Is texting KPC (keeping parents clueless)?

By: Pat Ross

A generation or two ago, there was an easy entrance into the world of teens. It featured a warning signal, and was often attached to the wall. Brrrng, brrrng. “Hello?” “Hi. Is Cathy home?” Inevitably, a lot of the phone calls in an average family household were for the younger set, aged 12 or 13 and up. The loud sound and the activity provided parents with an opening to ask a question or two. “Who was that, honey?” Pause. “What did he want?” In some instances, the parent managed to get to the telephone first. Then, anything was possible. Details could emerge. “A party? Really?”

Today, there is silence. Technology has — virtually and literally — cut the cord that kept the two generations linked, or at least within shouting distance. Now, adults trying to keep dibs on their offspring can have a challenging time not being outsmarted by smart phones. That’s because adolescents are more apt to text than talk on their “cells.” Even when they’re together sometimes they prefer to text than talk, especially when adults are around.

Fortunately, kids can now type. They’ve been motivated to teach themselves. Unfortunately, grammar and spelling are extraneous. Since speed and brevity are valued in this type of teen talk, pretty much anything goes. More perplexing still, for parents, is the realization this hybrid form of communication is in code. If you thought Pig Latin was tricky, take a look at the various lists of words and acronyms commonly used for texting and online chatting. WTH (What the heck)?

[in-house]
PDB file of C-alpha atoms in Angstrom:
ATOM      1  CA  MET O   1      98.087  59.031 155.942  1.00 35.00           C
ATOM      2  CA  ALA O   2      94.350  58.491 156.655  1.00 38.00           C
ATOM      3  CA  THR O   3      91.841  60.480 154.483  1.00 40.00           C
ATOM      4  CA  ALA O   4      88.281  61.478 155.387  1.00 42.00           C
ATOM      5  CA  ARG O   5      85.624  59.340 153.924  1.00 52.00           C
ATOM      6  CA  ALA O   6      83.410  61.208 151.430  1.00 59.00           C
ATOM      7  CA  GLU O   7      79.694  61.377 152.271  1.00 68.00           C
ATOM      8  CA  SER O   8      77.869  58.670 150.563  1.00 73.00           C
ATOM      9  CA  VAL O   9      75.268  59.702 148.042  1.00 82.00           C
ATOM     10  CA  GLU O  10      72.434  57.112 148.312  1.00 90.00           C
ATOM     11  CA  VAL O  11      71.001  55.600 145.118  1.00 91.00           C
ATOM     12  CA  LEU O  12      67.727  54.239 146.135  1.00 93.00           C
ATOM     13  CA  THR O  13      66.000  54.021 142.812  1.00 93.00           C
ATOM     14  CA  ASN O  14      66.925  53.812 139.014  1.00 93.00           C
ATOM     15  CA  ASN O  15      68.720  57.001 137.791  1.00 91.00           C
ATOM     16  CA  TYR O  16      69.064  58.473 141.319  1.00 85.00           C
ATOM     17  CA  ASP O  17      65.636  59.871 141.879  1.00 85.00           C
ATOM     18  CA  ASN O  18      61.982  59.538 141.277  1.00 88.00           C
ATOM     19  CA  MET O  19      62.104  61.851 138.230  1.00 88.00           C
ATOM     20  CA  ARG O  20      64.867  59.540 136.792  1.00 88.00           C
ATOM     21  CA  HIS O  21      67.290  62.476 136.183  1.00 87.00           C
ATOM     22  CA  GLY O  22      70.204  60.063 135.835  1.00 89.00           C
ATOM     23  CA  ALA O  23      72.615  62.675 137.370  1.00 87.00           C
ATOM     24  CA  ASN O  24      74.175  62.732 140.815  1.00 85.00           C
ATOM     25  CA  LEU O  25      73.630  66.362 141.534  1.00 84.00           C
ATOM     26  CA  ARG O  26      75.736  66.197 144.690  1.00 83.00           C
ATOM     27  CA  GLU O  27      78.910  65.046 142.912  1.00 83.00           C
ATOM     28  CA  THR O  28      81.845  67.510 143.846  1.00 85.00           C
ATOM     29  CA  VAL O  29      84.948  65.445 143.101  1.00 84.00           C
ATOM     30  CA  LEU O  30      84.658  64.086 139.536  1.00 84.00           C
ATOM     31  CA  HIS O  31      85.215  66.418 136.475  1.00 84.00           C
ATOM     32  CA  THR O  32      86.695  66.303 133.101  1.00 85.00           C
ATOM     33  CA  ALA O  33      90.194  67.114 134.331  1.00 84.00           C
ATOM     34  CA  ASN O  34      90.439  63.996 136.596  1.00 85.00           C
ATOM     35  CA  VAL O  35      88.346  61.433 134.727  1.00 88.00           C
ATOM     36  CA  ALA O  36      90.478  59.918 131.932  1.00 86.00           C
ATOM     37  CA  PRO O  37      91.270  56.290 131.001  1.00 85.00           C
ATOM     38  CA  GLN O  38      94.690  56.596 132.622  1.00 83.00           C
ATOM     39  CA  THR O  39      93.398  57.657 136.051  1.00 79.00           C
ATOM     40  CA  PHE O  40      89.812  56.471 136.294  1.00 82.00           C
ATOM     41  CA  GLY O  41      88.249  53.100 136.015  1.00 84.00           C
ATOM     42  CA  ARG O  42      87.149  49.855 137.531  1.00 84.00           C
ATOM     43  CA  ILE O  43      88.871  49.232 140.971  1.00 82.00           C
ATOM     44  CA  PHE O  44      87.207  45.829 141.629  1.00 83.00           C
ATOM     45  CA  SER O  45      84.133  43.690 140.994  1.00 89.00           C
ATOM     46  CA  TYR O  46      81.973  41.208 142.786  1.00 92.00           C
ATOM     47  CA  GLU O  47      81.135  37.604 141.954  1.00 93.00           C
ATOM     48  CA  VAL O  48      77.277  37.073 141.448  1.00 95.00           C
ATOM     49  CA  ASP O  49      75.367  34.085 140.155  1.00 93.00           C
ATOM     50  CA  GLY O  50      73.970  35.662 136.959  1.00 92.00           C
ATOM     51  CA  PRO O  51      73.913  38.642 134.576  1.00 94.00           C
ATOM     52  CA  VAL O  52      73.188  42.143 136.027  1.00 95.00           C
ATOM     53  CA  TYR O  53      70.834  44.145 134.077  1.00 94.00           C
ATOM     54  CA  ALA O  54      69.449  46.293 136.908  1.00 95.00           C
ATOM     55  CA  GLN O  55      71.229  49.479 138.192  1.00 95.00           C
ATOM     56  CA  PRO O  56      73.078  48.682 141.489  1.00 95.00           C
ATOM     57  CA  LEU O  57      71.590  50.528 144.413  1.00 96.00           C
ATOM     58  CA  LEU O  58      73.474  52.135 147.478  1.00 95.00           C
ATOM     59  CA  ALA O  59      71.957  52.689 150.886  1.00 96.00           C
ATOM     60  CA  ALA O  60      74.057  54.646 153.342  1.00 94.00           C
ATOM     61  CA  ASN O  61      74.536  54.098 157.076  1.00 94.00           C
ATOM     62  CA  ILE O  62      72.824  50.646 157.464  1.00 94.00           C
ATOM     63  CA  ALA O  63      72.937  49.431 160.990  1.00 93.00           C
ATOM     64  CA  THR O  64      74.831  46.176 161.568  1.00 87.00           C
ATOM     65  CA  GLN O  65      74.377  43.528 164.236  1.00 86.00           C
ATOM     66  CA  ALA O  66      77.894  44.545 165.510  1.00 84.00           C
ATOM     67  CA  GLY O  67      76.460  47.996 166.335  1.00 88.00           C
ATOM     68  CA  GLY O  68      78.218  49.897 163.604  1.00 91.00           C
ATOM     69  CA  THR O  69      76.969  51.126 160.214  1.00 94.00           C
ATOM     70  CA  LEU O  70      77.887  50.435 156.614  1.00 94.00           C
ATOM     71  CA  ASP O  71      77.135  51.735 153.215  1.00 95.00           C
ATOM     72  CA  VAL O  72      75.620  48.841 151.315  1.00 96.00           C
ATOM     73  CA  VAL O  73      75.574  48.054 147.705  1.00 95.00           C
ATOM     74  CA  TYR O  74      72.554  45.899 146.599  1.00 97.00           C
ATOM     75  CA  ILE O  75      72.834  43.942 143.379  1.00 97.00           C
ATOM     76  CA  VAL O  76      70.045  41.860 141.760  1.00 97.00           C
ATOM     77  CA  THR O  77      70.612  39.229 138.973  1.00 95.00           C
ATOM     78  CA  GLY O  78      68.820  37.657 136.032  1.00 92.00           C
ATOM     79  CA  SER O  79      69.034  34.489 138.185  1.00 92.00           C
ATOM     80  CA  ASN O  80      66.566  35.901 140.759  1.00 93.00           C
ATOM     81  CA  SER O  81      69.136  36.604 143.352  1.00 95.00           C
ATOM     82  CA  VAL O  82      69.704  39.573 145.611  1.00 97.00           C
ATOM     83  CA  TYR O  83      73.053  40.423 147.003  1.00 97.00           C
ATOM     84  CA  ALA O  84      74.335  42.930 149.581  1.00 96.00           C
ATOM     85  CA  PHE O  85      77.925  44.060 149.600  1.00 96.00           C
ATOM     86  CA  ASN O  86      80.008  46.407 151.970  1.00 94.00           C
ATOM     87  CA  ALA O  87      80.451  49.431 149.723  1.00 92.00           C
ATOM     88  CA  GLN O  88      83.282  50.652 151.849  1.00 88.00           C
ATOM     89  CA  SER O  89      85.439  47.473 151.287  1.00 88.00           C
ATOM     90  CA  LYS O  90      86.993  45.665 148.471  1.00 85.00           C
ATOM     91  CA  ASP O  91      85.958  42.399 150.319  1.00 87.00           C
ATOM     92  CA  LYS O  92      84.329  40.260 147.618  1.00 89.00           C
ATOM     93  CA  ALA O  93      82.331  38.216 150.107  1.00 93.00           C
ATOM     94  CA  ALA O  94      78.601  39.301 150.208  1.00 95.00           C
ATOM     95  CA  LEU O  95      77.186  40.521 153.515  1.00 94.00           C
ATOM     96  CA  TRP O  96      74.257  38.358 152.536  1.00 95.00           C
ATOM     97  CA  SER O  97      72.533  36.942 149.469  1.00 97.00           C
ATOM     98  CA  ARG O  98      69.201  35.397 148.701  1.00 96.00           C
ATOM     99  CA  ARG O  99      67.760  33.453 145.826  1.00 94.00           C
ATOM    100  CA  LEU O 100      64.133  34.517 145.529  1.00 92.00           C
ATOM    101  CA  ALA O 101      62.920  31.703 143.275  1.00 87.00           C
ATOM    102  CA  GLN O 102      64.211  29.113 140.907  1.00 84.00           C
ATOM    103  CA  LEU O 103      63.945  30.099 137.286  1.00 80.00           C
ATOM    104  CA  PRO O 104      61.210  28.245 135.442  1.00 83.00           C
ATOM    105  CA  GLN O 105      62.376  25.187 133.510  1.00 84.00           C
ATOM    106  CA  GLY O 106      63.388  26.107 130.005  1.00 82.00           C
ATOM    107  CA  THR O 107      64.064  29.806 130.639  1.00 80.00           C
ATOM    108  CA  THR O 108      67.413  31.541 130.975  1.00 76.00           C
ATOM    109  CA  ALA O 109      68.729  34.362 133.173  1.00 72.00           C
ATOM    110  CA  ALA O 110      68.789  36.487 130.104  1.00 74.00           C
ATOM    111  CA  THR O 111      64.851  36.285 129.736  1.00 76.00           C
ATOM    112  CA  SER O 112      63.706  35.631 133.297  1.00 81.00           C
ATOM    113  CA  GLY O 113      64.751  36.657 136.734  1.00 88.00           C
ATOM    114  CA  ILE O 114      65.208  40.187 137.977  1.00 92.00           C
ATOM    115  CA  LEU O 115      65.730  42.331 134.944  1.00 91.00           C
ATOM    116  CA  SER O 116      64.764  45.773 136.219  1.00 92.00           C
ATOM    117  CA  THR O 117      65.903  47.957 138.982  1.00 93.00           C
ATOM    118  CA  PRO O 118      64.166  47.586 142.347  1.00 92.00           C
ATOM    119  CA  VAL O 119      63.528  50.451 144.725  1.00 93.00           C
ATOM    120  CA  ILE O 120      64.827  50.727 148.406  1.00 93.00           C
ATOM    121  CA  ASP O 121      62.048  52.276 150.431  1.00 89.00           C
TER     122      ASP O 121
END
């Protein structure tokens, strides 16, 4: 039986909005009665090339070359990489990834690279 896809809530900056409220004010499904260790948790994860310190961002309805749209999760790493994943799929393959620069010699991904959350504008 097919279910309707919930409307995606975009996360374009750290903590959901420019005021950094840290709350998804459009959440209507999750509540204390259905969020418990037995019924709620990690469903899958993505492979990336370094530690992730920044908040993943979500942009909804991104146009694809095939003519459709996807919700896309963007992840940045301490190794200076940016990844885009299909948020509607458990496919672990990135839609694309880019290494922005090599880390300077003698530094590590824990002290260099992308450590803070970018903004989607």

Should you want to stay connected with your kids and understand how they communicate, it’s wise to begin researching — and texting — RN (right now).

One comforting place to start is textED.ca. A website created by the Canadian Centre for Child Protection Inc., textED.ca aims to show teens how to text respectfully, responsibly and safely. There’s a handy “acronictionary” as well as helpful information about everything from setting boundaries to being careful about sharing information online. Teens often have hundreds of so-called “friends” on Facebook, and on Twitter, followers can number in the thousands. Any information or images shared online cannot be taken back and can potentially be shared without permission.

It’s a good idea to talk about these issues, face to face, with your kids. It’s even better if you keep the conversation going by texting back and forth with them. It can be fun, and helpful, especially since teens are apt to answer text messages more promptly than phone messages. At the same time, if you’re concerned about what else may be going on in “Textland,” take a look at the Top 50 Acronyms for Parents at www.netlingo.com and keep talking with — and listening to — your kids.

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